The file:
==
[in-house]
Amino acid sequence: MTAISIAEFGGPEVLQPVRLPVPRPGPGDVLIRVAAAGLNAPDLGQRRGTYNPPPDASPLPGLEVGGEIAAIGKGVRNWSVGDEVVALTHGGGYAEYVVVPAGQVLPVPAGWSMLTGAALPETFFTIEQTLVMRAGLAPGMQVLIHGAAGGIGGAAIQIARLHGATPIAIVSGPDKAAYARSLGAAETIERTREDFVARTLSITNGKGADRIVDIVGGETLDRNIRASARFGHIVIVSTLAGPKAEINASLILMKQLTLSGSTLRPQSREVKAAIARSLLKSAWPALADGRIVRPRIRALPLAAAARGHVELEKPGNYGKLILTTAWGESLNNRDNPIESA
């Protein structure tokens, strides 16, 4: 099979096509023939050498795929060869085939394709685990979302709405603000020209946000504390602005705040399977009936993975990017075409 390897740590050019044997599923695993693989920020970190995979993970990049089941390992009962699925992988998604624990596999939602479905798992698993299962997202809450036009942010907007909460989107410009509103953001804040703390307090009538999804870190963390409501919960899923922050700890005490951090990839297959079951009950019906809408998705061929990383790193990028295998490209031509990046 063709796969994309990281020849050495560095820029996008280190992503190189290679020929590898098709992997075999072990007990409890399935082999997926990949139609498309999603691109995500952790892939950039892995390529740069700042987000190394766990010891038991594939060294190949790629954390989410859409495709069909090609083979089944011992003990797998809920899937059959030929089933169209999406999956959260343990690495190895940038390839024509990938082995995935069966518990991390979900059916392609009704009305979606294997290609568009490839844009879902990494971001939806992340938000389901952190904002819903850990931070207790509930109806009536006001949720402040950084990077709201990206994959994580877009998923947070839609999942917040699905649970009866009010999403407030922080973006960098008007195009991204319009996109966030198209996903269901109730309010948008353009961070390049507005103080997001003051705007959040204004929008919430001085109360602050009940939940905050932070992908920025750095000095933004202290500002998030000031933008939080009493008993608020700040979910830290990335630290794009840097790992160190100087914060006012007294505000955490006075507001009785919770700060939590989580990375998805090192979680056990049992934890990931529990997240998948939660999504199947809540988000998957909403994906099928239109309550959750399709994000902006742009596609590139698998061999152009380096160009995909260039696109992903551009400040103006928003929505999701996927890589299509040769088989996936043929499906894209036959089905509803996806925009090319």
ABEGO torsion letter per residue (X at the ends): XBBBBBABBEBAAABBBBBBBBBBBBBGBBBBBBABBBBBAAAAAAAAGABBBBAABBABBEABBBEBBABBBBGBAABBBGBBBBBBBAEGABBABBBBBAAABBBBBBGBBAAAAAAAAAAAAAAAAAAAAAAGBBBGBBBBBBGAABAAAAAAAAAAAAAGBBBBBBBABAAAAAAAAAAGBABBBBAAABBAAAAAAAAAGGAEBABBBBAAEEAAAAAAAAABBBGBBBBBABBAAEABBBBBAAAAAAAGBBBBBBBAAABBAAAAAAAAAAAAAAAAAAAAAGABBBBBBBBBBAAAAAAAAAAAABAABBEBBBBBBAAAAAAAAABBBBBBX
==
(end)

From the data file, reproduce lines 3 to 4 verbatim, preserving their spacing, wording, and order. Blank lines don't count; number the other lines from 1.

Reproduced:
């Protein structure tokens, strides 16, 4: 099979096509023939050498795929060869085939394709685990979302709405603000020209946000504390602005705040399977009936993975990017075409 390897740590050019044997599923695993693989920020970190995979993970990049089941390992009962699925992988998604624990596999939602479905798992698993299962997202809450036009942010907007909460989107410009509103953001804040703390307090009538999804870190963390409501919960899923922050700890005490951090990839297959079951009950019906809408998705061929990383790193990028295998490209031509990046 063709796969994309990281020849050495560095820029996008280190992503190189290679020929590898098709992997075999072990007990409890399935082999997926990949139609498309999603691109995500952790892939950039892995390529740069700042987000190394766990010891038991594939060294190949790629954390989410859409495709069909090609083979089944011992003990797998809920899937059959030929089933169209999406999956959260343990690495190895940038390839024509990938082995995935069966518990991390979900059916392609009704009305979606294997290609568009490839844009879902990494971001939806992340938000389901952190904002819903850990931070207790509930109806009536006001949720402040950084990077709201990206994959994580877009998923947070839609999942917040699905649970009866009010999403407030922080973006960098008007195009991204319009996109966030198209996903269901109730309010948008353009961070390049507005103080997001003051705007959040204004929008919430001085109360602050009940939940905050932070992908920025750095000095933004202290500002998030000031933008939080009493008993608020700040979910830290990335630290794009840097790992160190100087914060006012007294505000955490006075507001009785919770700060939590989580990375998805090192979680056990049992934890990931529990997240998948939660999504199947809540988000998957909403994906099928239109309550959750399709994000902006742009596609590139698998061999152009380096160009995909260039696109992903551009400040103006928003929505999701996927890589299509040769088989996936043929499906894209036959089905509803996806925009090319």
ABEGO torsion letter per residue (X at the ends): XBBBBBABBEBAAABBBBBBBBBBBBBGBBBBBBABBBBBAAAAAAAAGABBBBAABBABBEABBBEBBABBBBGBAABBBGBBBBBBBAEGABBABBBBBAAABBBBBBGBBAAAAAAAAAAAAAAAAAAAAAAGBBBGBBBBBBGAABAAAAAAAAAAAAAGBBBBBBBABAAAAAAAAAAGBABBBBAAABBAAAAAAAAAGGAEBABBBBAAEEAAAAAAAAABBBGBBBBBABBAAEABBBBBAAAAAAAGBBBBBBBAAABBAAAAAAAAAAAAAAAAAAAAAGABBBBBBBBBBAAAAAAAAAAAABAABBEBBBBBBAAAAAAAAABBBBBBX